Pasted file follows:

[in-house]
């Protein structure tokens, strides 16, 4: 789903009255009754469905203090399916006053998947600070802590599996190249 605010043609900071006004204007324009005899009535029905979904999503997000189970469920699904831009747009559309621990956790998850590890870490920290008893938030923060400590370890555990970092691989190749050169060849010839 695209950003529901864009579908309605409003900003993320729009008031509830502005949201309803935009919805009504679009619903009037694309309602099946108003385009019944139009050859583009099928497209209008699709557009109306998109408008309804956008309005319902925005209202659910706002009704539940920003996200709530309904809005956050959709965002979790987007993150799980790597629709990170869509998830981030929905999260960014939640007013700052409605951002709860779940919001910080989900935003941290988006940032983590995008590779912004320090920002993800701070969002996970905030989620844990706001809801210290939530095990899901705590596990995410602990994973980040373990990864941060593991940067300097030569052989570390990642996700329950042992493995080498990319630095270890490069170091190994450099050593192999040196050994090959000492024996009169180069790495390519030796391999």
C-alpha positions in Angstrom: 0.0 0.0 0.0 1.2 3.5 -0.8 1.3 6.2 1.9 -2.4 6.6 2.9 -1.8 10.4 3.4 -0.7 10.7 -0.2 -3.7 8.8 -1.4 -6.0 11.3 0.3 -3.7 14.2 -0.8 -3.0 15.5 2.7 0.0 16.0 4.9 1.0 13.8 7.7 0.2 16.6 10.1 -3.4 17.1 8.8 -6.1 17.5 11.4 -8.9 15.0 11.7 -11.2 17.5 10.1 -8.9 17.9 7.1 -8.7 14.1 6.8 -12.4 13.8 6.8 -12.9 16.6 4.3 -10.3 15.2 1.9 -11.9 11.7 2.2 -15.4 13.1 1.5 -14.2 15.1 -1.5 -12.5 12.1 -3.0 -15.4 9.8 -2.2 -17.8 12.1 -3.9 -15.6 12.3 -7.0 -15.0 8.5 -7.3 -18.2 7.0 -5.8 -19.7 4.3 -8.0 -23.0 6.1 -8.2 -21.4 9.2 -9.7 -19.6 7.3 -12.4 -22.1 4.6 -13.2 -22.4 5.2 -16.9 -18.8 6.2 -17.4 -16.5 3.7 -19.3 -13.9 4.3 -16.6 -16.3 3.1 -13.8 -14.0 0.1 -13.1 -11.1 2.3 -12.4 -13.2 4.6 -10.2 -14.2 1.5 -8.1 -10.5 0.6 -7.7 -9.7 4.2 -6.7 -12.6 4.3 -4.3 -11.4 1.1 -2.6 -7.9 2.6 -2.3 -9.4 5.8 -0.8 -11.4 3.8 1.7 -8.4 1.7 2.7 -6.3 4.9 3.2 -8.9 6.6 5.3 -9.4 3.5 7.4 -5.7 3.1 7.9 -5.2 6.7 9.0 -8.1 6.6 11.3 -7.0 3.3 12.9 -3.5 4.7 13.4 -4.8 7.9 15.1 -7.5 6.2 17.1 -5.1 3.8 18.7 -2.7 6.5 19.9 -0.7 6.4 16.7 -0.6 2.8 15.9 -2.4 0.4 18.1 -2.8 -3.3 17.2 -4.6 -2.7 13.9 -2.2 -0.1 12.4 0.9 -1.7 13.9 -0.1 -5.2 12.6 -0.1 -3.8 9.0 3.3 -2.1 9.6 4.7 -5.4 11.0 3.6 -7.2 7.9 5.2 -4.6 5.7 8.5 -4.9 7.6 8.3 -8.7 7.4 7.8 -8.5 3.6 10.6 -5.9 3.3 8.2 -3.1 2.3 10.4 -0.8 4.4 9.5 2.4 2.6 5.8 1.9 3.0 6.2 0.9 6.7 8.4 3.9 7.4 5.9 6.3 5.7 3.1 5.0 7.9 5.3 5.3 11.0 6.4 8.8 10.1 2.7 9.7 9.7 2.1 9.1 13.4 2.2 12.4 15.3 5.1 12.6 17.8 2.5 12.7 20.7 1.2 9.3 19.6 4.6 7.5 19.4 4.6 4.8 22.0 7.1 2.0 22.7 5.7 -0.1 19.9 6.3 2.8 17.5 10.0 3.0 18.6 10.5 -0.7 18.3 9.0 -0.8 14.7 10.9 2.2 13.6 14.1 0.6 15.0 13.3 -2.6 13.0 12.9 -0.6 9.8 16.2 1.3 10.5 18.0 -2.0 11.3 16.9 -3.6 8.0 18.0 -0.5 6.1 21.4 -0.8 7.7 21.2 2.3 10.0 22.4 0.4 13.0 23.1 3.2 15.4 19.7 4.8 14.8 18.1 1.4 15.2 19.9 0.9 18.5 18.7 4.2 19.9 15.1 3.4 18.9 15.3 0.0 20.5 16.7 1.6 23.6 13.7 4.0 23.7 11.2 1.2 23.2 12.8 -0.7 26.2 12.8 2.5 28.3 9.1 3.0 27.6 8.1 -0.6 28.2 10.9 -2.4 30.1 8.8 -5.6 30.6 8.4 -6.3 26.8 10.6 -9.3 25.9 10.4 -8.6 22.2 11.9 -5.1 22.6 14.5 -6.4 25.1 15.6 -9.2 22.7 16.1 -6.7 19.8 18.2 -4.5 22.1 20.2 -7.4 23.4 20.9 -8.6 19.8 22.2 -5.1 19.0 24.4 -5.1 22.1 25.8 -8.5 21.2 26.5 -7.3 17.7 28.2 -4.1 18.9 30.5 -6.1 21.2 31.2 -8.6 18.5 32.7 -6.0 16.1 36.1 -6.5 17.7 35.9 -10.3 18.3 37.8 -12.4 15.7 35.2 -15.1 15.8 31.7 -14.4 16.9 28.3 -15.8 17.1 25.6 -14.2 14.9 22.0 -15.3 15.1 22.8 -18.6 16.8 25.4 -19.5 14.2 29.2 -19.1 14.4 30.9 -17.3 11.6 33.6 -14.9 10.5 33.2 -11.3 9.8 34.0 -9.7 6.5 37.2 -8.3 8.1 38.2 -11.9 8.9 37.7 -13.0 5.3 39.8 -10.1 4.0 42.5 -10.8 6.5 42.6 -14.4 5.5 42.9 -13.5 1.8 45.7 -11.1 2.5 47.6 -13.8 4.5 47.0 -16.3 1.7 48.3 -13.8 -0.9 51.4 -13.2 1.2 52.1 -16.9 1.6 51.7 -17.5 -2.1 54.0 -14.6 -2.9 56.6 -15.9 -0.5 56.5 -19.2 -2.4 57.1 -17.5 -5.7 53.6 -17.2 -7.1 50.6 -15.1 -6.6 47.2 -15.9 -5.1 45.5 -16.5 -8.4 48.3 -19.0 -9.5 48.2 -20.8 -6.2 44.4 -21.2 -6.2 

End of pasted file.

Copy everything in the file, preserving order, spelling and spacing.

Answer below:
[in-house]
């Protein structure tokens, strides 16, 4: 789903009255009754469905203090399916006053998947600070802590599996190249 605010043609900071006004204007324009005899009535029905979904999503997000189970469920699904831009747009559309621990956790998850590890870490920290008893938030923060400590370890555990970092691989190749050169060849010839 695209950003529901864009579908309605409003900003993320729009008031509830502005949201309803935009919805009504679009619903009037694309309602099946108003385009019944139009050859583009099928497209209008699709557009109306998109408008309804956008309005319902925005209202659910706002009704539940920003996200709530309904809005956050959709965002979790987007993150799980790597629709990170869509998830981030929905999260960014939640007013700052409605951002709860779940919001910080989900935003941290988006940032983590995008590779912004320090920002993800701070969002996970905030989620844990706001809801210290939530095990899901705590596990995410602990994973980040373990990864941060593991940067300097030569052989570390990642996700329950042992493995080498990319630095270890490069170091190994450099050593192999040196050994090959000492024996009169180069790495390519030796391999």
C-alpha positions in Angstrom: 0.0 0.0 0.0 1.2 3.5 -0.8 1.3 6.2 1.9 -2.4 6.6 2.9 -1.8 10.4 3.4 -0.7 10.7 -0.2 -3.7 8.8 -1.4 -6.0 11.3 0.3 -3.7 14.2 -0.8 -3.0 15.5 2.7 0.0 16.0 4.9 1.0 13.8 7.7 0.2 16.6 10.1 -3.4 17.1 8.8 -6.1 17.5 11.4 -8.9 15.0 11.7 -11.2 17.5 10.1 -8.9 17.9 7.1 -8.7 14.1 6.8 -12.4 13.8 6.8 -12.9 16.6 4.3 -10.3 15.2 1.9 -11.9 11.7 2.2 -15.4 13.1 1.5 -14.2 15.1 -1.5 -12.5 12.1 -3.0 -15.4 9.8 -2.2 -17.8 12.1 -3.9 -15.6 12.3 -7.0 -15.0 8.5 -7.3 -18.2 7.0 -5.8 -19.7 4.3 -8.0 -23.0 6.1 -8.2 -21.4 9.2 -9.7 -19.6 7.3 -12.4 -22.1 4.6 -13.2 -22.4 5.2 -16.9 -18.8 6.2 -17.4 -16.5 3.7 -19.3 -13.9 4.3 -16.6 -16.3 3.1 -13.8 -14.0 0.1 -13.1 -11.1 2.3 -12.4 -13.2 4.6 -10.2 -14.2 1.5 -8.1 -10.5 0.6 -7.7 -9.7 4.2 -6.7 -12.6 4.3 -4.3 -11.4 1.1 -2.6 -7.9 2.6 -2.3 -9.4 5.8 -0.8 -11.4 3.8 1.7 -8.4 1.7 2.7 -6.3 4.9 3.2 -8.9 6.6 5.3 -9.4 3.5 7.4 -5.7 3.1 7.9 -5.2 6.7 9.0 -8.1 6.6 11.3 -7.0 3.3 12.9 -3.5 4.7 13.4 -4.8 7.9 15.1 -7.5 6.2 17.1 -5.1 3.8 18.7 -2.7 6.5 19.9 -0.7 6.4 16.7 -0.6 2.8 15.9 -2.4 0.4 18.1 -2.8 -3.3 17.2 -4.6 -2.7 13.9 -2.2 -0.1 12.4 0.9 -1.7 13.9 -0.1 -5.2 12.6 -0.1 -3.8 9.0 3.3 -2.1 9.6 4.7 -5.4 11.0 3.6 -7.2 7.9 5.2 -4.6 5.7 8.5 -4.9 7.6 8.3 -8.7 7.4 7.8 -8.5 3.6 10.6 -5.9 3.3 8.2 -3.1 2.3 10.4 -0.8 4.4 9.5 2.4 2.6 5.8 1.9 3.0 6.2 0.9 6.7 8.4 3.9 7.4 5.9 6.3 5.7 3.1 5.0 7.9 5.3 5.3 11.0 6.4 8.8 10.1 2.7 9.7 9.7 2.1 9.1 13.4 2.2 12.4 15.3 5.1 12.6 17.8 2.5 12.7 20.7 1.2 9.3 19.6 4.6 7.5 19.4 4.6 4.8 22.0 7.1 2.0 22.7 5.7 -0.1 19.9 6.3 2.8 17.5 10.0 3.0 18.6 10.5 -0.7 18.3 9.0 -0.8 14.7 10.9 2.2 13.6 14.1 0.6 15.0 13.3 -2.6 13.0 12.9 -0.6 9.8 16.2 1.3 10.5 18.0 -2.0 11.3 16.9 -3.6 8.0 18.0 -0.5 6.1 21.4 -0.8 7.7 21.2 2.3 10.0 22.4 0.4 13.0 23.1 3.2 15.4 19.7 4.8 14.8 18.1 1.4 15.2 19.9 0.9 18.5 18.7 4.2 19.9 15.1 3.4 18.9 15.3 0.0 20.5 16.7 1.6 23.6 13.7 4.0 23.7 11.2 1.2 23.2 12.8 -0.7 26.2 12.8 2.5 28.3 9.1 3.0 27.6 8.1 -0.6 28.2 10.9 -2.4 30.1 8.8 -5.6 30.6 8.4 -6.3 26.8 10.6 -9.3 25.9 10.4 -8.6 22.2 11.9 -5.1 22.6 14.5 -6.4 25.1 15.6 -9.2 22.7 16.1 -6.7 19.8 18.2 -4.5 22.1 20.2 -7.4 23.4 20.9 -8.6 19.8 22.2 -5.1 19.0 24.4 -5.1 22.1 25.8 -8.5 21.2 26.5 -7.3 17.7 28.2 -4.1 18.9 30.5 -6.1 21.2 31.2 -8.6 18.5 32.7 -6.0 16.1 36.1 -6.5 17.7 35.9 -10.3 18.3 37.8 -12.4 15.7 35.2 -15.1 15.8 31.7 -14.4 16.9 28.3 -15.8 17.1 25.6 -14.2 14.9 22.0 -15.3 15.1 22.8 -18.6 16.8 25.4 -19.5 14.2 29.2 -19.1 14.4 30.9 -17.3 11.6 33.6 -14.9 10.5 33.2 -11.3 9.8 34.0 -9.7 6.5 37.2 -8.3 8.1 38.2 -11.9 8.9 37.7 -13.0 5.3 39.8 -10.1 4.0 42.5 -10.8 6.5 42.6 -14.4 5.5 42.9 -13.5 1.8 45.7 -11.1 2.5 47.6 -13.8 4.5 47.0 -16.3 1.7 48.3 -13.8 -0.9 51.4 -13.2 1.2 52.1 -16.9 1.6 51.7 -17.5 -2.1 54.0 -14.6 -2.9 56.6 -15.9 -0.5 56.5 -19.2 -2.4 57.1 -17.5 -5.7 53.6 -17.2 -7.1 50.6 -15.1 -6.6 47.2 -15.9 -5.1 45.5 -16.5 -8.4 48.3 -19.0 -9.5 48.2 -20.8 -6.2 44.4 -21.2 -6.2 